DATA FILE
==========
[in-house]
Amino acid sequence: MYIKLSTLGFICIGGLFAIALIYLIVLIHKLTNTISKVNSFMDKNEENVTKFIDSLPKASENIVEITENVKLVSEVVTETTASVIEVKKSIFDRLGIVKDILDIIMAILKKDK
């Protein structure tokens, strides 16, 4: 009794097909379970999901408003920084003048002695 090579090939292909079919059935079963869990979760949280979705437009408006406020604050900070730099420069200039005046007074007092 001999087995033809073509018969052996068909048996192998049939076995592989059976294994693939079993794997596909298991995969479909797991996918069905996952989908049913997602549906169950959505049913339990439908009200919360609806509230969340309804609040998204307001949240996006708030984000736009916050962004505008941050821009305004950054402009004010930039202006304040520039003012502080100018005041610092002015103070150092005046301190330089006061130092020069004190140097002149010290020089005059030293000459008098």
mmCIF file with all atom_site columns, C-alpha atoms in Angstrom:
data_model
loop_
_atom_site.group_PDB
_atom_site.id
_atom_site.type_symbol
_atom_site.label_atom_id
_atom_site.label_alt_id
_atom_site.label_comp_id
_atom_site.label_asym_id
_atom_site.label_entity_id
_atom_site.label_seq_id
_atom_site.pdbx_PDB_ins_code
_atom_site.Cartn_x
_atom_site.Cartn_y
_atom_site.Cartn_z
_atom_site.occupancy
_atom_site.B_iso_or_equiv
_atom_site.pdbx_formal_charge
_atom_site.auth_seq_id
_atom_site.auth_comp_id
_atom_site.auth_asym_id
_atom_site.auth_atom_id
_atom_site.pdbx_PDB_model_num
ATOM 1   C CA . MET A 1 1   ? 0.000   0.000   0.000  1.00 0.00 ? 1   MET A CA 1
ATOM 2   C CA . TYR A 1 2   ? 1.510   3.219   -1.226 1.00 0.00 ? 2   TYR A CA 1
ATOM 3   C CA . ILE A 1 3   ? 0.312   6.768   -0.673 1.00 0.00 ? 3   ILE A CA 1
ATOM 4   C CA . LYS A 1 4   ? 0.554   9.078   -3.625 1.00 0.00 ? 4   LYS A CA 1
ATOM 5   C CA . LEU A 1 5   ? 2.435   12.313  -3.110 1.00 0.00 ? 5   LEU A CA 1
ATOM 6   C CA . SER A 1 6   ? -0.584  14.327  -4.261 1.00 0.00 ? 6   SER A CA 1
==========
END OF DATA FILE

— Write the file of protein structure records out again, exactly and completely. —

[in-house]
Amino acid sequence: MYIKLSTLGFICIGGLFAIALIYLIVLIHKLTNTISKVNSFMDKNEENVTKFIDSLPKASENIVEITENVKLVSEVVTETTASVIEVKKSIFDRLGIVKDILDIIMAILKKDK
């Protein structure tokens, strides 16, 4: 009794097909379970999901408003920084003048002695 090579090939292909079919059935079963869990979760949280979705437009408006406020604050900070730099420069200039005046007074007092 001999087995033809073509018969052996068909048996192998049939076995592989059976294994693939079993794997596909298991995969479909797991996918069905996952989908049913997602549906169950959505049913339990439908009200919360609806509230969340309804609040998204307001949240996006708030984000736009916050962004505008941050821009305004950054402009004010930039202006304040520039003012502080100018005041610092002015103070150092005046301190330089006061130092020069004190140097002149010290020089005059030293000459008098």
mmCIF file with all atom_site columns, C-alpha atoms in Angstrom:
data_model
loop_
_atom_site.group_PDB
_atom_site.id
_atom_site.type_symbol
_atom_site.label_atom_id
_atom_site.label_alt_id
_atom_site.label_comp_id
_atom_site.label_asym_id
_atom_site.label_entity_id
_atom_site.label_seq_id
_atom_site.pdbx_PDB_ins_code
_atom_site.Cartn_x
_atom_site.Cartn_y
_atom_site.Cartn_z
_atom_site.occupancy
_atom_site.B_iso_or_equiv
_atom_site.pdbx_formal_charge
_atom_site.auth_seq_id
_atom_site.auth_comp_id
_atom_site.auth_asym_id
_atom_site.auth_atom_id
_atom_site.pdbx_PDB_model_num
ATOM 1   C CA . MET A 1 1   ? 0.000   0.000   0.000  1.00 0.00 ? 1   MET A CA 1
ATOM 2   C CA . TYR A 1 2   ? 1.510   3.219   -1.226 1.00 0.00 ? 2   TYR A CA 1
ATOM 3   C CA . ILE A 1 3   ? 0.312   6.768   -0.673 1.00 0.00 ? 3   ILE A CA 1
ATOM 4   C CA . LYS A 1 4   ? 0.554   9.078   -3.625 1.00 0.00 ? 4   LYS A CA 1
ATOM 5   C CA . LEU A 1 5   ? 2.435   12.313  -3.110 1.00 0.00 ? 5   LEU A CA 1
ATOM 6   C CA . SER A 1 6   ? -0.584  14.327  -4.261 1.00 0.00 ? 6   SER A CA 1